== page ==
U.S. and Chinese generals sip corn liquor, talk of peace
Jan. 15, 1985
PEKING (AP) _ America's top general, John W. Vessey Jr., offered a corn-liquor toast to the Chinese People's Liberation Army on Monday and said military ties between China and the United States threaten no third party.
''Progress in developing relations between our two countries' armed forces has been steady, and in concert with our common goal of strengthening peace,'' Gen. Vessey, chairman of the Joint Chiefs of Staff, said at a banquet he gave for China's ranking military officers.
''It is important for all to know that our ties are designed to promote peace and understanding, and threaten no third party,'' he added.
Gen. Yang Dezhi, chief of general staff of the Chinese army, appeared amused by the visitor's tactic in bringing his own liquor instead of offering the fiery Chinese maotai usually served on such occasions.
Yang's eyes watered after a sip of the Missouri liquor, served in small porcelain cups.
Earlier, on his third day in China, Vessey met with Premier Zhao Ziyang. He is the first chairman of the Joint Chiefs of Staff to visit China since the communists defeated the Nationalist Chinese in 1949 and sent them fleeing to Taiwan.
The official Xinhua news agency quoted Zhao as telling Vessey that he hoped there would be ''practical measures during President Ronald Reagan's second term of office'' to improve bilateral relations.
It said he urged further implementation of a 1982 agreement on reducing U.S. arms sales to Taiwan, which totaled $760 million last year.
Xinhua quoted Vessey as saying U.S. leaders had told him in Washington that America would follow the spirit of its joint communiques with China, and relations would continue to grow.
Vessey's aides said the general had canceled a news briefing scheduled for Monday. It was believed the action may have been taken because of reports in the U.S. news media about a tentative agreement for America to sell anti- submarine torpedos, sonar equipment, anti-missile defenses and gas turbine engines to the Chinese navy.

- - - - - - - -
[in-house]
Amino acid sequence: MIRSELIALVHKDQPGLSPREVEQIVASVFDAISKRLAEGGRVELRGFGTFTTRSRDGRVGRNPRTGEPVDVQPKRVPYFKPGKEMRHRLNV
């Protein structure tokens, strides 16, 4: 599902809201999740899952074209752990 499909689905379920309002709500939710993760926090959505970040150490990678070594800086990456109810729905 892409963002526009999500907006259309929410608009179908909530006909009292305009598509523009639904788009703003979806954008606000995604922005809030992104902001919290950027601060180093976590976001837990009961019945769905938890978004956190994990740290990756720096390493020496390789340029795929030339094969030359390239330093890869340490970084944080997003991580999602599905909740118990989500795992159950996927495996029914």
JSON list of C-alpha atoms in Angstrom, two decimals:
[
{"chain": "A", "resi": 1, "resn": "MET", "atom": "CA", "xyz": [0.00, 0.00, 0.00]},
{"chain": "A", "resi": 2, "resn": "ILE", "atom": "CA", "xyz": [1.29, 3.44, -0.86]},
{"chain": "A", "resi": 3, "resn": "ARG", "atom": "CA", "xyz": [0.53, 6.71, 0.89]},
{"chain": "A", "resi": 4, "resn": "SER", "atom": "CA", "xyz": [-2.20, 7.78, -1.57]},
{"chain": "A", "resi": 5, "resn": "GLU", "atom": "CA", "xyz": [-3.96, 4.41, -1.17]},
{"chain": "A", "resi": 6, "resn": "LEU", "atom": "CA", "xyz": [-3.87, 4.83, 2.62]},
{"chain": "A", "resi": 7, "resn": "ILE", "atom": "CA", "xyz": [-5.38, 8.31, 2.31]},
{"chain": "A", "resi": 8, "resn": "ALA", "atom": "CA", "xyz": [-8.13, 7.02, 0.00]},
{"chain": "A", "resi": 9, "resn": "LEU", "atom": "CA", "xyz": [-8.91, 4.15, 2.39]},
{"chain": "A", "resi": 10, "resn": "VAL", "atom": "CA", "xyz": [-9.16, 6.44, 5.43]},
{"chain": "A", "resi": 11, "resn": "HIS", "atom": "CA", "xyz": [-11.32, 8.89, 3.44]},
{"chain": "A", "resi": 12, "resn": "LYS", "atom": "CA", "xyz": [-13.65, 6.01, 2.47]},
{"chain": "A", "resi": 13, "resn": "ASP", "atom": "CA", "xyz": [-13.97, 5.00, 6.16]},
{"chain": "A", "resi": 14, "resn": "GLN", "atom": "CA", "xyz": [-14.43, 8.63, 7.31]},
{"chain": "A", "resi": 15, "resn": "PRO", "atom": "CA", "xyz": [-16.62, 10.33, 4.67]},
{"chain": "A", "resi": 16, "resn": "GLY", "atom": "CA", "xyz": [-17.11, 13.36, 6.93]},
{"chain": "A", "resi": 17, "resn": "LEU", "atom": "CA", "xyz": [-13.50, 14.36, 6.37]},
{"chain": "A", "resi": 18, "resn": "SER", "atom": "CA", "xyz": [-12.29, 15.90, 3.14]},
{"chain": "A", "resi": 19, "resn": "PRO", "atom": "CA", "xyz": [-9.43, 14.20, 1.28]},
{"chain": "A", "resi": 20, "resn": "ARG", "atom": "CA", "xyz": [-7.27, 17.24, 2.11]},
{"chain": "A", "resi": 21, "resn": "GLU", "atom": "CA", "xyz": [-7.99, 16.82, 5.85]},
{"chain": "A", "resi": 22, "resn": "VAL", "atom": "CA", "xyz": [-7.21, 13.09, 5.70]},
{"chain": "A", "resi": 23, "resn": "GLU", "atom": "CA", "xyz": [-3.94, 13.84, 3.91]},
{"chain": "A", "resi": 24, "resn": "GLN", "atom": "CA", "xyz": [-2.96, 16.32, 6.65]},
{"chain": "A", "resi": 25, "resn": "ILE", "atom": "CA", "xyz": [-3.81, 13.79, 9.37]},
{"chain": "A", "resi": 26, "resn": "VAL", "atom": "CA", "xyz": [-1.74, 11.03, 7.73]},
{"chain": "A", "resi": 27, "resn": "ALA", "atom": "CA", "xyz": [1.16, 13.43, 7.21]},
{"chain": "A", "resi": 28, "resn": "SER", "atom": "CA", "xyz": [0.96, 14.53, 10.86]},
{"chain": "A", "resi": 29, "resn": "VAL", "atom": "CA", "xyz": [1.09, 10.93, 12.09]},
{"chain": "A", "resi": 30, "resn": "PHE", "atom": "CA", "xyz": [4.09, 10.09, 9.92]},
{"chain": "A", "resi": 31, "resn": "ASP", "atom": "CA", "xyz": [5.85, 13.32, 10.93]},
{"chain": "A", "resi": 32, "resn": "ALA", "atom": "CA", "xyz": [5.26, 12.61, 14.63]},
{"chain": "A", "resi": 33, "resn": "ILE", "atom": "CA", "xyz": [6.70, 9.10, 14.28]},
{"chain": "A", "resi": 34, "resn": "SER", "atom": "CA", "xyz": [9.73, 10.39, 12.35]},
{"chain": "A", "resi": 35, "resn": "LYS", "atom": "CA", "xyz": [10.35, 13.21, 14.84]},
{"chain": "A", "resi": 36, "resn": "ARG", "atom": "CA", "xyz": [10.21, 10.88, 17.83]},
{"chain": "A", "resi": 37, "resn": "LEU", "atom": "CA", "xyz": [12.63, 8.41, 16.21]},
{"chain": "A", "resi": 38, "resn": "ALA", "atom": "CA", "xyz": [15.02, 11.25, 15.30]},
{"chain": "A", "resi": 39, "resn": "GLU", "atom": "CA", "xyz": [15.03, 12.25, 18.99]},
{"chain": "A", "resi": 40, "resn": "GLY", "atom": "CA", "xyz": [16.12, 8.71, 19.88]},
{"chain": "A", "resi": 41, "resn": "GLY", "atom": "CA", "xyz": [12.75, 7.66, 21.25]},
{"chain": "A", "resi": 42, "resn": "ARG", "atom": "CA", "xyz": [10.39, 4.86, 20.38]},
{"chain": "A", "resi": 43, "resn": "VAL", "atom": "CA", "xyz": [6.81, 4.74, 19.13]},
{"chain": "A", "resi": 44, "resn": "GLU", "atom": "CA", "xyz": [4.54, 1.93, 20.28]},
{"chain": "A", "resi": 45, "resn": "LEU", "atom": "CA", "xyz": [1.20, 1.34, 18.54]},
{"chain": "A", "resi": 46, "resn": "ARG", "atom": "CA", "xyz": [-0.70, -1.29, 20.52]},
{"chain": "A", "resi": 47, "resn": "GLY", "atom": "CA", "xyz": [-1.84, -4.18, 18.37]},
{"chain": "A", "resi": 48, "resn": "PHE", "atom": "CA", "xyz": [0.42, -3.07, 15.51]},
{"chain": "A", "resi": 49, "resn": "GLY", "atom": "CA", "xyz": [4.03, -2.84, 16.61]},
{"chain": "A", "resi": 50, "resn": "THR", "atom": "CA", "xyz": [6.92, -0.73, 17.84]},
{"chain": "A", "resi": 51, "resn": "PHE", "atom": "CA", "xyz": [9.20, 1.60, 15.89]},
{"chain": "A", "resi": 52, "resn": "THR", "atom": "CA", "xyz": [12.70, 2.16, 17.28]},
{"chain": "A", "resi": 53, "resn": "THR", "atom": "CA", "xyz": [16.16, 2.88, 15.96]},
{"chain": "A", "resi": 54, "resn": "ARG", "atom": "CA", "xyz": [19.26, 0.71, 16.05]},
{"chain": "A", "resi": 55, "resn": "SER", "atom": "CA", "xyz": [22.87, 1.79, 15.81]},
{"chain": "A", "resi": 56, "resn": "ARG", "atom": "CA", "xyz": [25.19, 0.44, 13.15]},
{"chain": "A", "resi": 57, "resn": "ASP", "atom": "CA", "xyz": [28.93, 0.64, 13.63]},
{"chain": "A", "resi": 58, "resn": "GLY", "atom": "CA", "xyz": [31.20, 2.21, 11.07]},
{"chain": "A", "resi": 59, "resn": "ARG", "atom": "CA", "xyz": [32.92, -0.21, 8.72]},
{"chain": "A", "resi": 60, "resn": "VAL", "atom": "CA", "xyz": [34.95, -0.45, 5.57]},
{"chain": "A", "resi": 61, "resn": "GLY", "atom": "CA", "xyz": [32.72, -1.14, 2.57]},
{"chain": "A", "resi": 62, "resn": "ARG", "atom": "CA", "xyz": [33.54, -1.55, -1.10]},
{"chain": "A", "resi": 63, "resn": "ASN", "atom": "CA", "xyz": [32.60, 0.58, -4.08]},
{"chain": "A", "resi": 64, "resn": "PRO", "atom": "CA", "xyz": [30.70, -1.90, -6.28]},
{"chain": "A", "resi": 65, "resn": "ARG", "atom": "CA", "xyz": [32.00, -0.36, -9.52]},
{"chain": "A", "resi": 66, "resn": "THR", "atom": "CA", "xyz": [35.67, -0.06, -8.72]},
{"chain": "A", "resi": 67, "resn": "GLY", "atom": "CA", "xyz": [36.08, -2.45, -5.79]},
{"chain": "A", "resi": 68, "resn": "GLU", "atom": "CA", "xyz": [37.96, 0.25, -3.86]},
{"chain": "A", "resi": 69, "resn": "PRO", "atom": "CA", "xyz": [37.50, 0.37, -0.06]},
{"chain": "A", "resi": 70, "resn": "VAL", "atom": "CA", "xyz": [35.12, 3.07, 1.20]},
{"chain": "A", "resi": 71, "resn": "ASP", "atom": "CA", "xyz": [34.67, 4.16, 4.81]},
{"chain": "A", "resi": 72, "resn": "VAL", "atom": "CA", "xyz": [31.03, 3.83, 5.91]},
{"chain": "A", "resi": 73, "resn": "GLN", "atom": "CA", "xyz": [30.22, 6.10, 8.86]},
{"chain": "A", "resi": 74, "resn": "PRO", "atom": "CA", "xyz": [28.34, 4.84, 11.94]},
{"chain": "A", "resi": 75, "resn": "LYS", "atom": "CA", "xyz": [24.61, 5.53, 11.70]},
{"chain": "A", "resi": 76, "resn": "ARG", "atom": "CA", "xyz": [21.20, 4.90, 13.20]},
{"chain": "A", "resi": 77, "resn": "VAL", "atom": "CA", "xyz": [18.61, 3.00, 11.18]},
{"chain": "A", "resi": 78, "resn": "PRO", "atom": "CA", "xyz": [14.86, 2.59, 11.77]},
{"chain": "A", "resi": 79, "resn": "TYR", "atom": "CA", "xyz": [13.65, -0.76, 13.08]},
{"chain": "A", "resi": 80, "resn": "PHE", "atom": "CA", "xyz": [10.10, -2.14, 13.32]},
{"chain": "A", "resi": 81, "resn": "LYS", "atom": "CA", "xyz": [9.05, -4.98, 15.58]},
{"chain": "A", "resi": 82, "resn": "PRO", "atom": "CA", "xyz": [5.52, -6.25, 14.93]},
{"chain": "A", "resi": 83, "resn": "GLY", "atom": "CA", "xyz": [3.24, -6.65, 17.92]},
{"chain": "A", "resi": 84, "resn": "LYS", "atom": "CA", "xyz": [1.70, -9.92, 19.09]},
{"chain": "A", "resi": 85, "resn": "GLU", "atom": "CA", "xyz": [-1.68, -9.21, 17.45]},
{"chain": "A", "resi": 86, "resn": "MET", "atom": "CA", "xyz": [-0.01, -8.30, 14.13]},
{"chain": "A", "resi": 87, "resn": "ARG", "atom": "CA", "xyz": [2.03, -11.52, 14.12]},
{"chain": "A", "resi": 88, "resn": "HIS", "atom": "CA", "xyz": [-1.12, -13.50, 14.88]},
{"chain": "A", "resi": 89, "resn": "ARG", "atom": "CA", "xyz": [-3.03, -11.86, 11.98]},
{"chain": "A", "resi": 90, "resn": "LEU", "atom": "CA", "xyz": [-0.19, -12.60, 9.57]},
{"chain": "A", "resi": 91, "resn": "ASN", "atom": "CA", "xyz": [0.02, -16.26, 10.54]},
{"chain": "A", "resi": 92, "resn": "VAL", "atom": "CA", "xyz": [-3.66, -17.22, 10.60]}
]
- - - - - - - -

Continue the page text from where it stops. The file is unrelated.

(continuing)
The general's aides declined comment on those reports.
On Taiwan, newspapers said the Nationalist government has cautioned the United States against weapons sales to China, saying they could jeopardize peace in Asia.
They quoted an unidentified Foreign Ministry source as saying Washington should first evaluate China's existing military power before agreeing to any such sales.
The United States is Taiwan's key weapons supplier, but sales have been restricted under Sino-U.S. agreements negotiated after the United States switched its diplomatic relations from Taiwan to China in 1979.
At Monday's banquet, Vessey announced that Yang, a 74-year-old general who led Chinese troops in the fight against U.S. forces during the Korean War, has accepted an invitation to pay his first visit to the United States, probably later this year.
The banquet was held in the Fangshan restaurant in Beihai Park, where chefs prepare dishes that were favored by the Empress Dowager Cixi in the 19th century.
''Once in a while it's good for ordinary soldiers to eat what emperors eat -- but not often,'' Vessey, 63, told the Chinese.
He said corn liquor was ''our version of maotai'' and offered a toast ''from the men and women of the U.S. armed forces to the men and women of the Chinese People's Liberation Army.''
Vessey and his delegation will observe military training exercises in the northeast city of Shenyang on Tuesday and then visit air force and naval units in Hangzhou, Shanghai and Canton before leaving on Saturday.